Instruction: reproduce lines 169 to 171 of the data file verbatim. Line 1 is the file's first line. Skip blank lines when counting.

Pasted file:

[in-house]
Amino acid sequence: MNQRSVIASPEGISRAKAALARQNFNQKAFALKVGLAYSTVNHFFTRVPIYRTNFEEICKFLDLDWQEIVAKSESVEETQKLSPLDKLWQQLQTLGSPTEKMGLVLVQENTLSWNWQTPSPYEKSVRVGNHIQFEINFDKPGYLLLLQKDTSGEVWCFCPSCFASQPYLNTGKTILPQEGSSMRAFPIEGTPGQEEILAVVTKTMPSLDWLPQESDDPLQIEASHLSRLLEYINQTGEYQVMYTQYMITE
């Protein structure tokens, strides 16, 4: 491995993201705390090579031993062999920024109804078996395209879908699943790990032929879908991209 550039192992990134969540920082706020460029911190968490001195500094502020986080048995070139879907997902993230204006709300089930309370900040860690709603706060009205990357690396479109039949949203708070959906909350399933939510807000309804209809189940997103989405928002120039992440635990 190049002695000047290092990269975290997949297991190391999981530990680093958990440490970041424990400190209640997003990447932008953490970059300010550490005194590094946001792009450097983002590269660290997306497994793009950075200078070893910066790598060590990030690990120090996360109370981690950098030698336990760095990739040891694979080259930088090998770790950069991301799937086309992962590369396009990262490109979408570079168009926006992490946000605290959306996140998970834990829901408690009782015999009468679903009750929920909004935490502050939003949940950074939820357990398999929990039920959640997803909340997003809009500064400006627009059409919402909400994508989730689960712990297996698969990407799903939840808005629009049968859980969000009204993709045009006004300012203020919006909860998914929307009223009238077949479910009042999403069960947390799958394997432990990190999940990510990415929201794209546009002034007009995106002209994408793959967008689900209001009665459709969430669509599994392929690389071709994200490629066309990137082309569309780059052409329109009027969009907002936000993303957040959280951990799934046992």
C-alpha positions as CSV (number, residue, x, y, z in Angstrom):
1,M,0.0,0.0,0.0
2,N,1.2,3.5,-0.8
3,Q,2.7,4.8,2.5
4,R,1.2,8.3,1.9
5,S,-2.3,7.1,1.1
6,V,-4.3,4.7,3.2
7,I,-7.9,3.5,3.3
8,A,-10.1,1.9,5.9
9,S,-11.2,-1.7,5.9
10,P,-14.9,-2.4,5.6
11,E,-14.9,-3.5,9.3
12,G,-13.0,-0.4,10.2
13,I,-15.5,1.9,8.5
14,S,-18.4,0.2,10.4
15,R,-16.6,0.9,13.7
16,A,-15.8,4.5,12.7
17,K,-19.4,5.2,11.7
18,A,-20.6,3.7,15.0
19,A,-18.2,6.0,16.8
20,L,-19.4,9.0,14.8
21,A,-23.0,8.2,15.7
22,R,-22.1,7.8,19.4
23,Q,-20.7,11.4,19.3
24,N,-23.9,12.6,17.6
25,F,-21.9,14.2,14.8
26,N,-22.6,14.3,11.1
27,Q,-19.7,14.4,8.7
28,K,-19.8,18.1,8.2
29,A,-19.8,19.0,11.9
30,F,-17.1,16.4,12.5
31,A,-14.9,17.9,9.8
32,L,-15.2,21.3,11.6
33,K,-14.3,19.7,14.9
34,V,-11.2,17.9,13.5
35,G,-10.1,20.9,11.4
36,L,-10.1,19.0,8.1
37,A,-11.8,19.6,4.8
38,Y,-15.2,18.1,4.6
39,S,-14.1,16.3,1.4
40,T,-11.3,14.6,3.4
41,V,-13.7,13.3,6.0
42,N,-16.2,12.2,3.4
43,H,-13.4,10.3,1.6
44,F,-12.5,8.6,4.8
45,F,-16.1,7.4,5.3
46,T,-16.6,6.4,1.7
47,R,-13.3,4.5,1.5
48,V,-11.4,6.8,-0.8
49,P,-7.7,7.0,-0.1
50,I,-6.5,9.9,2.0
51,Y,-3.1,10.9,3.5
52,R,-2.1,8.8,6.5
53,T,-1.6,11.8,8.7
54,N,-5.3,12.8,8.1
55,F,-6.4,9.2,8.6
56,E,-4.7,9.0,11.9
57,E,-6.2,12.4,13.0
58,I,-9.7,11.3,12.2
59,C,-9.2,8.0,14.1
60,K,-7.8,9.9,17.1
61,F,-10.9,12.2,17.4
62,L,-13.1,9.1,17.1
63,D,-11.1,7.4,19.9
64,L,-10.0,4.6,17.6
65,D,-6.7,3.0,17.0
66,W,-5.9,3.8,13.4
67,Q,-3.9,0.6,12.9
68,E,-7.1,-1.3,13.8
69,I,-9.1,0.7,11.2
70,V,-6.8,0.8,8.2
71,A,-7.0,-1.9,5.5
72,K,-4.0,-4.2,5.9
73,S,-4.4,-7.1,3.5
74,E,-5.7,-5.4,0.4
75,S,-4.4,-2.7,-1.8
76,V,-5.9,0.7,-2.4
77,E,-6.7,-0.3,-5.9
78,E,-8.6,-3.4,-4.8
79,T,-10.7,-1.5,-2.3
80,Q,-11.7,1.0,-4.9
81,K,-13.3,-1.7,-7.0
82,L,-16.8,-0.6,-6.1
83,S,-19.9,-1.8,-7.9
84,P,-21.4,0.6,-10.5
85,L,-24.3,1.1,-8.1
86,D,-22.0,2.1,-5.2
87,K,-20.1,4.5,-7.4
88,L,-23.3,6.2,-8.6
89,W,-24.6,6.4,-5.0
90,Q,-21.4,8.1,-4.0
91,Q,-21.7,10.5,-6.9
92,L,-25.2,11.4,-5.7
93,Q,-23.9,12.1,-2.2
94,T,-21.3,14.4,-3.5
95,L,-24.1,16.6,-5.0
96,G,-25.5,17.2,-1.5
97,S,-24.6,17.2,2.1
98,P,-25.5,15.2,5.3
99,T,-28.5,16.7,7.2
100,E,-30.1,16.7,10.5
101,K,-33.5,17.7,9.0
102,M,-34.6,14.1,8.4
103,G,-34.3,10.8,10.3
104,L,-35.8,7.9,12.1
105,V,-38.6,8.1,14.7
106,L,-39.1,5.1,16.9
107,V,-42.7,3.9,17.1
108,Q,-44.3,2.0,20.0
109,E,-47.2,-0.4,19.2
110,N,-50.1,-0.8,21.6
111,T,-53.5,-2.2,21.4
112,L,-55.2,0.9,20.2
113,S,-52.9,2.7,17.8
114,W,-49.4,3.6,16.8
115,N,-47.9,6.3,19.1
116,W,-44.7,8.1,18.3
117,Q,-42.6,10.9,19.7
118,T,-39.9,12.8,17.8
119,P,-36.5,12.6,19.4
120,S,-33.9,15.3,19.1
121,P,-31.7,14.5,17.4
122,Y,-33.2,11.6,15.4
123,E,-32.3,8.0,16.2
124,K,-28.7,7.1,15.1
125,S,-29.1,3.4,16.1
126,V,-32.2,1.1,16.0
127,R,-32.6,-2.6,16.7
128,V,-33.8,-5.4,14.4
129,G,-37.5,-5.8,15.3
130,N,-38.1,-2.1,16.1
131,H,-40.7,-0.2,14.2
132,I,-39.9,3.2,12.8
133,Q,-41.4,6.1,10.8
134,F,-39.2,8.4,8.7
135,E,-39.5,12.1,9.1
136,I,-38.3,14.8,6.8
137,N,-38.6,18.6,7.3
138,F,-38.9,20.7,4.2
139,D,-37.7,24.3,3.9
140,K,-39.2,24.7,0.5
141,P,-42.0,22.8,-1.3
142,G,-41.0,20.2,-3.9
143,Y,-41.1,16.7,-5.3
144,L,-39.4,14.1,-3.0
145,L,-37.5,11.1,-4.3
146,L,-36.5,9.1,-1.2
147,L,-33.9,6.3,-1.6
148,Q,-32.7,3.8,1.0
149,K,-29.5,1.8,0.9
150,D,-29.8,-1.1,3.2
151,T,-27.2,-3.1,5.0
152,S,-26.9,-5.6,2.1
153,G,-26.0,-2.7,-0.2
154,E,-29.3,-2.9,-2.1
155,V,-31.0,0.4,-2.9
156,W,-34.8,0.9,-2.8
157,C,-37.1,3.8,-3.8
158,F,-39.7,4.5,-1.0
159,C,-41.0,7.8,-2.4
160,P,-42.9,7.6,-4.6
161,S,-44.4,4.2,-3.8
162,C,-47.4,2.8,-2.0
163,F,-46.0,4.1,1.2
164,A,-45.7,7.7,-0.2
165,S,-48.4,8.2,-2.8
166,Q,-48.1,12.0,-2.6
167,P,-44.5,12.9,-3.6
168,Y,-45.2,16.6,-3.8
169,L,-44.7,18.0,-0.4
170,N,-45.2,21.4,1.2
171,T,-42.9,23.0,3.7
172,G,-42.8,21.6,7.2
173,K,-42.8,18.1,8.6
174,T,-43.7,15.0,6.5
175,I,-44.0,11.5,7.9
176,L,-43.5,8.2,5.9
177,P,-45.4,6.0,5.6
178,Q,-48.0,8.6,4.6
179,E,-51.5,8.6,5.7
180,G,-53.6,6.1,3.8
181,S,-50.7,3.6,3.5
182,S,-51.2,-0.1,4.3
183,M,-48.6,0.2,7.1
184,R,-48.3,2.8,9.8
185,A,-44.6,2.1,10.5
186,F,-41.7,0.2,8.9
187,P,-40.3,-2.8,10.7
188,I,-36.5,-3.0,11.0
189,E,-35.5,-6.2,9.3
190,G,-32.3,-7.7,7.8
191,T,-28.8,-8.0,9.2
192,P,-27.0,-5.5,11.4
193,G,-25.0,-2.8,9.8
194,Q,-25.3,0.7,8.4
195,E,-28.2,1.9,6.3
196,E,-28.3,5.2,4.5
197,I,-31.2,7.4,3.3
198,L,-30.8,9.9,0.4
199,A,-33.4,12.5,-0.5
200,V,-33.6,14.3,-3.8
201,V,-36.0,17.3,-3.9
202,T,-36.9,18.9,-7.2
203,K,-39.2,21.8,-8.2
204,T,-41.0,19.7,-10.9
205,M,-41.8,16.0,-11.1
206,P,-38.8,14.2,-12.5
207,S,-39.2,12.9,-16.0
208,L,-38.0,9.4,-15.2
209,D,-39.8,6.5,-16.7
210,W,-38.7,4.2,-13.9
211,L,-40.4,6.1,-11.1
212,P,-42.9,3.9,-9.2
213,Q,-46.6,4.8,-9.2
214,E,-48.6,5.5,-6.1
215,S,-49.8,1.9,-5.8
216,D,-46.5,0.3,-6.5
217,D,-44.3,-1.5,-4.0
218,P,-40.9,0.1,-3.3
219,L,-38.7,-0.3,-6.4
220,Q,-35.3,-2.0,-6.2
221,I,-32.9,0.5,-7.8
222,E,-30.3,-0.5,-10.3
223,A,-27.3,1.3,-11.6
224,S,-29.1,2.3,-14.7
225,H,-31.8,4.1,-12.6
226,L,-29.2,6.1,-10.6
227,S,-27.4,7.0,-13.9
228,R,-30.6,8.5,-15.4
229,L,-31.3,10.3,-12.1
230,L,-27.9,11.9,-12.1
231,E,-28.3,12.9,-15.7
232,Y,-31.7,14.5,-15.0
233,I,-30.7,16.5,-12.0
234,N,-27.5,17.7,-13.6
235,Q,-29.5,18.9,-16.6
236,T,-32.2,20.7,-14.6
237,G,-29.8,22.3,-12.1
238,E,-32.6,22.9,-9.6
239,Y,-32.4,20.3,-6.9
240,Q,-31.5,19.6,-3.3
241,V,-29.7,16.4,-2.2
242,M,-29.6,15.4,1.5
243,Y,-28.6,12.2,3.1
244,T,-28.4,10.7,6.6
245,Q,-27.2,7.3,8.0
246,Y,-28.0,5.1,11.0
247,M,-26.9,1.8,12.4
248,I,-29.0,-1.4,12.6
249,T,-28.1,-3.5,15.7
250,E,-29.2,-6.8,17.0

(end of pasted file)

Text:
165,S,-48.4,8.2,-2.8
166,Q,-48.1,12.0,-2.6
167,P,-44.5,12.9,-3.6